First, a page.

Louisiana State Sen. Karen Carter Peterson smashes sexist cake of woman in bikini

Source: Twitter/Vevo
Source: Twitter/Vevo

The Patriarchy ruins everything: women's equal right to a temperate office climate; book clubs; the Olympics; birthday cake. For Louisiana State Sen. Karen Carter Peterson (D), that last one proved to be the straw. 

When her coworker, Rep. Jack McFarland (R), brought a cake in the form of a busty, bikini-clad woman's body to work, Peterson smashed it. And then she tweeted pics — so the internet would know it happened. 

"The Louisiana State Capitol is not a locker room," Peterson told the Advocate. "If they choose to celebrate a birthday that way, then they should have done that off-site in another setting." 

Legislators found the patriarchal cake — a creamy hourglass torso with a pink rosette bikini, candles for nipples and a purple unicorn hip tattoo — in an anteroom adjacent go a meeting of the Joint Legislative Committee on the Budget. It was a gift to Rep. Mark Abraham — who, according to the sign attached to the cake, "LIKES HIS CAKE AND EATS IT TOO!!!!" — for his 63rd birthday. 

"If we offended someone, then I'm sorry," Rep. McFarland said in a phone interview. He clarified that he gave the cake, which his wife baked, to Rep. Abraham at "a private party the night before," and that Abraham had brought it in to share with his colleagues on Friday. 

"In his defense, it was a large cake," Rep. McFarland said. 

It's customary for legislators to bring in treats during those long meetings, he explained. 

Karen Carter Peterson
Source: 
Paras Griffin/Getty Images

While Peterson's tweet alleges there was also a vagina cake left out in the Capitol Building, McFarland stressed that "there was never a second cake depicting any part of the female anatomy."

"Even I felt that would've been inappropriate and [I] would've felt that would've been offensive as well," he said. 

When Mic suggested a cake of a woman's bikini-clad body wasn't so far off, in terms of objectification, from a cake depicting a woman's genitals, McFarland responded: "Everyone's level of tolerance is different. Everybody has a choice and they're free to make it, that's what so great about America. Especially [for] women."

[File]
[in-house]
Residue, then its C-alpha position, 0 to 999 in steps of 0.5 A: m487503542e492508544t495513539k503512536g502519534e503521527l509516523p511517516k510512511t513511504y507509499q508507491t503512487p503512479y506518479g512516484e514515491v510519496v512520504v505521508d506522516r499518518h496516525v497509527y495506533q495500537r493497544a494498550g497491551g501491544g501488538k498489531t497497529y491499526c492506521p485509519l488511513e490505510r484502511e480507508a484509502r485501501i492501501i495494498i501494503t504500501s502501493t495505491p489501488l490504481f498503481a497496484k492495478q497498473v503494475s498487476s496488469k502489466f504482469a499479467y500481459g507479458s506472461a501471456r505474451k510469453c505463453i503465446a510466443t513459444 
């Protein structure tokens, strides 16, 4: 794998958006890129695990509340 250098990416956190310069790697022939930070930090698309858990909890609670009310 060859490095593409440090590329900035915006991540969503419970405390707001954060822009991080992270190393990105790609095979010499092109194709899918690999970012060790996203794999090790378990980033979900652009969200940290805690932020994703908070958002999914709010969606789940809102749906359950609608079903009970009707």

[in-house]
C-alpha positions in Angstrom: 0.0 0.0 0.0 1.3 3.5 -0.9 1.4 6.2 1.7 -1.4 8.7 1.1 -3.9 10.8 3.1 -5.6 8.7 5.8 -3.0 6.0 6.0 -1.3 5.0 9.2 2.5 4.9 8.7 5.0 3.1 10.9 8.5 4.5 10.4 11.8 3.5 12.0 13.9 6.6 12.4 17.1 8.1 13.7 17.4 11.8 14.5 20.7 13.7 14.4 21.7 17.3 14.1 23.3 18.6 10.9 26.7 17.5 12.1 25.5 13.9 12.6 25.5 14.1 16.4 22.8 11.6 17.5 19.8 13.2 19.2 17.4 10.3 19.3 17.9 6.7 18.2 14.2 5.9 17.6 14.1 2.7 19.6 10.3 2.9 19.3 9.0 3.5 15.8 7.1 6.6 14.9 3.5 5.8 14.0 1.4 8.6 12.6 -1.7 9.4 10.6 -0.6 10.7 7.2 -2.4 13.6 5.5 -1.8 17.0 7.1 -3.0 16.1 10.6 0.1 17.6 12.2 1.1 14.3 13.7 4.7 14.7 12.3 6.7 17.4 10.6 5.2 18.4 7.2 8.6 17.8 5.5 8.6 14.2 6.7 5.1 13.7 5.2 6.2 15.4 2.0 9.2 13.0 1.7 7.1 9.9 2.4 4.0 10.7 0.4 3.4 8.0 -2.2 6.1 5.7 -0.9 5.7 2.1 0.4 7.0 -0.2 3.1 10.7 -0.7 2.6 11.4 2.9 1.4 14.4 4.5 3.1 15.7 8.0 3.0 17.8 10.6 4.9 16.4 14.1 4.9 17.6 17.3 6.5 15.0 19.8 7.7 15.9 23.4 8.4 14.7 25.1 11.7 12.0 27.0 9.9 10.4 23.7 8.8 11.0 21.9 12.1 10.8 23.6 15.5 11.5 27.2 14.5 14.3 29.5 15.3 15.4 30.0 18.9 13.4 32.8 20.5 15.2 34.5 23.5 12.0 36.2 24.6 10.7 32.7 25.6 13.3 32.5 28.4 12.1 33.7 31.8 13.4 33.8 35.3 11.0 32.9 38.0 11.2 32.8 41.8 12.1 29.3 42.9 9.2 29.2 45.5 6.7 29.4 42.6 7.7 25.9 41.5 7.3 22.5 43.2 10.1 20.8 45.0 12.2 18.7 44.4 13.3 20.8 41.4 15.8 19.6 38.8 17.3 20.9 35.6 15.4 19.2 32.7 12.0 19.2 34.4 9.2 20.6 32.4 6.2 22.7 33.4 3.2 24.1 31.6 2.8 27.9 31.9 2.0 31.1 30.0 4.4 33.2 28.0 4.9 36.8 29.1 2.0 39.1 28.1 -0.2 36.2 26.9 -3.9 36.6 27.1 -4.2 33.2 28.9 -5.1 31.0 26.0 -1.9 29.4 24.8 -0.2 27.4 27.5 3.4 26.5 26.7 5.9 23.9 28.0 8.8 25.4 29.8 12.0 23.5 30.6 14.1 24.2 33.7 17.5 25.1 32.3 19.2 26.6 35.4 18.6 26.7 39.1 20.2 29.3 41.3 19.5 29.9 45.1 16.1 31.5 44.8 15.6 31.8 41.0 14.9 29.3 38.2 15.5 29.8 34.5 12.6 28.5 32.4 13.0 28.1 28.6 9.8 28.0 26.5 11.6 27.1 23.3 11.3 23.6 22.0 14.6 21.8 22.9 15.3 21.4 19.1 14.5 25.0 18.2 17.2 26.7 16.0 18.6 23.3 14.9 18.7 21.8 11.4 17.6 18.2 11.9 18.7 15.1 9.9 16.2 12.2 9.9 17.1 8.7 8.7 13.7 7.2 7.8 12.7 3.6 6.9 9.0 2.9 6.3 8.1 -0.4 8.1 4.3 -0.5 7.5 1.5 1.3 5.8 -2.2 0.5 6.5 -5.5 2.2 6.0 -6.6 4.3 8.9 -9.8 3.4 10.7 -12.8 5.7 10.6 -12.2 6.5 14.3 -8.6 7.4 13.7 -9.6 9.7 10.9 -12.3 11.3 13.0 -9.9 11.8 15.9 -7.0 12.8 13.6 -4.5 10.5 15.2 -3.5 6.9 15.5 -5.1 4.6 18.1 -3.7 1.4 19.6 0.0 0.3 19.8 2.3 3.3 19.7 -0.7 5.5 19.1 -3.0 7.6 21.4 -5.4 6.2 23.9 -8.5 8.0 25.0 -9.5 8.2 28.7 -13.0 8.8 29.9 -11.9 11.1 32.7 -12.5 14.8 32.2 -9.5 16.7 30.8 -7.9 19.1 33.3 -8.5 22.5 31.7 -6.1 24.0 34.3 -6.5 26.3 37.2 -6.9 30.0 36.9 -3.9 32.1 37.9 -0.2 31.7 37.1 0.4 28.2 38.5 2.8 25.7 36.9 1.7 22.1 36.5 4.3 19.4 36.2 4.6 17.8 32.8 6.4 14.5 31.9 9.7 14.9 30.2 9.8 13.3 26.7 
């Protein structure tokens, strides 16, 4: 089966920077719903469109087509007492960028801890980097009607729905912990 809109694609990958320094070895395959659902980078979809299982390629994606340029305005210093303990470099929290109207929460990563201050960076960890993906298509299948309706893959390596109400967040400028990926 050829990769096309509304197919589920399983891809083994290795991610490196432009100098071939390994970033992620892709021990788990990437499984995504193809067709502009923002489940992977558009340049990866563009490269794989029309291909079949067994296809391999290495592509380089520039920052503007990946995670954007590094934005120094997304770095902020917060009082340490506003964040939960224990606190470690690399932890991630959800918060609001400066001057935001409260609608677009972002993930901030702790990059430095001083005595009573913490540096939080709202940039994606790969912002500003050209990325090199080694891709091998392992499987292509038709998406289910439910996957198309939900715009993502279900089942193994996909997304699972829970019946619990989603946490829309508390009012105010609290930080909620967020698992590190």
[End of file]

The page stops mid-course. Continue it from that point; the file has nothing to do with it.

"We have all seen ladies in bikinis on the beach," he added. "We've seen things on TV that are much worse than that cake. We all have the ability to turn the TV off." Someone could have put the lid back on the cake or asked him to remove it, he said — but instead, Peterson yelled at him.

"I used words that my mother will not be proud of," Peterson, who was not immediately available for comment at time of writing, said, according to ABC 13. She told the outlet she apologized for her language, but was frustrated because this kind of behavior fits a specific pattern.

While the men involved were able to laugh off the cake as a "joke," this isn't the first time they've made objectifying women's bodies part of the job; it's not even the first time this year. The Advocate pointed to the efforts of Rep. Kenny Harvard to infuse a little levity into the discussion of a human trafficking bill: He proposed an amendment that would've mandated all strippers be slim 20-somethings.

He later said he'd acted in jest, but not all his female colleagues were laughing. Rep. Helena Moreno (D) clapped back at Harvard with her #ItsNoJoke social media campaign supporting women battling "staggering inequalities" in Louisiana. 

As for Abraham, the recipient of the offensive bikini cake, he told the Advocate he didn't intend to do "anything that is offensive to this body or anyone else." But Peterson explained that the behavior of her male coworkers perpetuates a culture that disrespects women, without regard for their choices. So she smashed the cake.

"This is something my mother always told me as I was growing up: People will only do to you what you permit them to," Peterson told the Advocate. "My character doesn't permit me to remain silent in the face of offensive behavior."

Source: Giphy

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Claire Lampen

Claire is a staff writer at Mic who covers women's issues and reproductive rights. She is based in New York and can be reached at claire@mic.com.

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